Red Bull Announce Aston Martin as F1 Team's Title Sponsor for 2018
Aston Martin Red Bull Racing will take the grid in 2018 with Renault/TAG engines, but is Aston working on an F1 engine of its own?
The two started working together less than two years ago, when Aston badges appeared on the Red Bull cars. At the same time, work began on the Aston Martin Valkyrie which was designed and built by the two companies.
Now, going a step further than just title sponsor, there is speculation that Aston Martin could become an engine supplier for Red Bull and Formula 1. First and foremost, Red Bull is building a new facility at its Milton Keynes headquarters that will be home to 110 Aston Martin designers and engineers. It is here where, working with their partners at Red Bull, they will design and build the successor to the Valkyrie.
With a new engine formula coming in just a few seasons, this strategically places Aston to become an engine supplier. Much like the Mercedes AMG Project One and even the Ferrari F40 and F50 years ago, the power unit in the Valkyrie successor is likely to be very Formula One inspired. If Aston is going to make an F1 engine, the automaker will have the benefit of using the Valkyrie as a platform for testing and development of a similar power unit.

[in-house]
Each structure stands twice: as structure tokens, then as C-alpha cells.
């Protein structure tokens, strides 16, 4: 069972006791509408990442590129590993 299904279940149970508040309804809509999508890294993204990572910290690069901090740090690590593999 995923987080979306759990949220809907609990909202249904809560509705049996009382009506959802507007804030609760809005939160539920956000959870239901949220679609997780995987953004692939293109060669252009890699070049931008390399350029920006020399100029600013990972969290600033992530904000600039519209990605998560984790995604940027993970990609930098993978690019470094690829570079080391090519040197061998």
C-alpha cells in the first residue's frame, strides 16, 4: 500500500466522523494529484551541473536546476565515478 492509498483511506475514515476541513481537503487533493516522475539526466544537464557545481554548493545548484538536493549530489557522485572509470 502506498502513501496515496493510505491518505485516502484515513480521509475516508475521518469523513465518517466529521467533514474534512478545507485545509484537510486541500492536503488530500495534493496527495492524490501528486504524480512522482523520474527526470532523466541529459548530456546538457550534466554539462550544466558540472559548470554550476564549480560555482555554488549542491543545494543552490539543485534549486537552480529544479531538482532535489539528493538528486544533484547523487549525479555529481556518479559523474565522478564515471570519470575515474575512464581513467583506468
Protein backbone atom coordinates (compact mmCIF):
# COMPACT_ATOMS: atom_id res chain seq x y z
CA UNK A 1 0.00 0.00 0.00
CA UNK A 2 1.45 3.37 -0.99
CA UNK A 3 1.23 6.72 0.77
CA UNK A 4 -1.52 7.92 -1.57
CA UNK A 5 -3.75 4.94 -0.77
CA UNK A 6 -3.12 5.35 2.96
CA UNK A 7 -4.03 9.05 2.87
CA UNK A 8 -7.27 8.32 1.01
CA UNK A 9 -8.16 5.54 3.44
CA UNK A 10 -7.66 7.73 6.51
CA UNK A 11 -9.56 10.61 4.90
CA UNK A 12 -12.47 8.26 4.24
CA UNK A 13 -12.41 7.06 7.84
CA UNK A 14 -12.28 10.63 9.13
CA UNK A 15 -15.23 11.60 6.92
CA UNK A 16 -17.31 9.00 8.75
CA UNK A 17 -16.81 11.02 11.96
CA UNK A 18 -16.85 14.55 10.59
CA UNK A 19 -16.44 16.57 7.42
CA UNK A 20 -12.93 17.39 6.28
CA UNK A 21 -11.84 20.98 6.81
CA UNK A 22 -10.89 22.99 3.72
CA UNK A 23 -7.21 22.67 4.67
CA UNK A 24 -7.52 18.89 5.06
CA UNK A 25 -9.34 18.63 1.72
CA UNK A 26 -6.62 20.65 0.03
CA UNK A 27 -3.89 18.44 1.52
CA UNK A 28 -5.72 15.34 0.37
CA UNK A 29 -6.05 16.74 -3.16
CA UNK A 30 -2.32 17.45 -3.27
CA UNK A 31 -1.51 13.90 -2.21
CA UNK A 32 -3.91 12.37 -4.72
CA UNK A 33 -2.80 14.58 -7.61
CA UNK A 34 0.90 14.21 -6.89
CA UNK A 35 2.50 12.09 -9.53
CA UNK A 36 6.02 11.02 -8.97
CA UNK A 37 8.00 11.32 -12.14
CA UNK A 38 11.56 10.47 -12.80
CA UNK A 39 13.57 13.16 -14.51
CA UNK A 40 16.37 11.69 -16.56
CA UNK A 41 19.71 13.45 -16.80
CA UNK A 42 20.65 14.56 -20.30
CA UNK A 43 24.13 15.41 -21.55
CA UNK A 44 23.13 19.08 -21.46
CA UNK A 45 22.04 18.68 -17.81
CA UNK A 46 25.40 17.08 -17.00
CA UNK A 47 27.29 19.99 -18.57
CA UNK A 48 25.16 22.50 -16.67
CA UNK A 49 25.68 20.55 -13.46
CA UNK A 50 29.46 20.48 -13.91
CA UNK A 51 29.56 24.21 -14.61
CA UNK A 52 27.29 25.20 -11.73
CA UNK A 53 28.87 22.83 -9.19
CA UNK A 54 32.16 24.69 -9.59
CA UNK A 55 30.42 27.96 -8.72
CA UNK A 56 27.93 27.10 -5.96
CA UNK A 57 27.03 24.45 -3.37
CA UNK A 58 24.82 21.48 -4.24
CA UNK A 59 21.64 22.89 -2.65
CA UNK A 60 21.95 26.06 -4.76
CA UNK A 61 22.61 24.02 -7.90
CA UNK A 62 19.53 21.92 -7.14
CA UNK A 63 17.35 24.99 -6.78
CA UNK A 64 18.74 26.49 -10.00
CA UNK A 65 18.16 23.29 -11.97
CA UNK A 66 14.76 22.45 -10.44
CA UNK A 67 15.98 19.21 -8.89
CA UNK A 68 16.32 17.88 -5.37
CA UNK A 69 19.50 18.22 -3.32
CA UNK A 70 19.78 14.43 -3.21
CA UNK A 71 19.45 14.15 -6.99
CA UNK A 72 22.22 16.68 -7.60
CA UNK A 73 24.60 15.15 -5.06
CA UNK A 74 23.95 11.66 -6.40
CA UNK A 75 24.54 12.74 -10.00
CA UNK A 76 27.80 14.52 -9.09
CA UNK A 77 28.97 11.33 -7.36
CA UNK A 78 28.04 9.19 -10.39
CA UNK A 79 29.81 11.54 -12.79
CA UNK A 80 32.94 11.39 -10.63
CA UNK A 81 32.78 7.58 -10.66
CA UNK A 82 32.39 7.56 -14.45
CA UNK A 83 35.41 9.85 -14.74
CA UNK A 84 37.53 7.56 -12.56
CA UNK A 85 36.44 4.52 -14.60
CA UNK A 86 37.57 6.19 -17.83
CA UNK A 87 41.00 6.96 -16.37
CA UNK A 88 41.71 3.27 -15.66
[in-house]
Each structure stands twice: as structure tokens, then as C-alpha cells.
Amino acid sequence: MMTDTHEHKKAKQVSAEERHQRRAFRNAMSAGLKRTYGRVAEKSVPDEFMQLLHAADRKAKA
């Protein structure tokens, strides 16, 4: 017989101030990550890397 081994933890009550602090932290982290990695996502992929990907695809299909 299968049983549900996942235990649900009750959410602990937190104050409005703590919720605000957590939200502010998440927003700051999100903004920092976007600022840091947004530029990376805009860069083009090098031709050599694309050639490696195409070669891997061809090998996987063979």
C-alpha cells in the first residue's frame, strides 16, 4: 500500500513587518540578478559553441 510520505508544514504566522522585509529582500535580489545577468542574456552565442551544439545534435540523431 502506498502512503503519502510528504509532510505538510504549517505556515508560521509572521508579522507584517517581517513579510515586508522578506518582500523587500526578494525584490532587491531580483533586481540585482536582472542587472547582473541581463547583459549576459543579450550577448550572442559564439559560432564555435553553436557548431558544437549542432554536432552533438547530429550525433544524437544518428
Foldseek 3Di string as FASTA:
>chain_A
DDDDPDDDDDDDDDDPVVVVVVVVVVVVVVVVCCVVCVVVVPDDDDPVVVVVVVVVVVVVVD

It's a very logical and business-savvy move. Making an engine solely for Formula 1 is a financial nightmare. But if you can subsidize part of that cost by putting a similar power unit in a multi-million dollar road car, the financial burden is significantly less. And frankly, how long do you think Aston Martin is going to let it's F1 car be powered by Renault?
No offense meant, but I think even the good folks over at Renault are probably thinking the same thing. An Aston Martin-badged F1 car powered by Renault just seems silly. Both companies make many fine products and we'd rather see them fighting each other on track than for sponsor space on the side of a car.
Andy Palmer, Aston Martin President and CEO said in a press release, "The power unit discussions (in Formula 1) are of interest to us, but only if the circumstances are right. We are not about to enter an engine war with no restrictions in cost or dynamometer hours, but we believe that if the FIA can create the right environment, we would be interested in getting involved."
There is a lot of outside interest from various players in becoming engine suppliers for Formula 1. Hopefully, the folks at the FIA and at Liberty Media are taking note of all this. There are companies ready to jump to make Formula 1 amazing again. Aston Martin is literally moving into an F1 team's factory. We hope this isn't a lost opportunity on F1's part.
Until then, we'll enjoy watching the Aston Martin Red Bull Racing TAG Heuer by Renault cars try to fight for the title in 2018. See, just having to say that aloud should be the catalyst for change in Formula 1.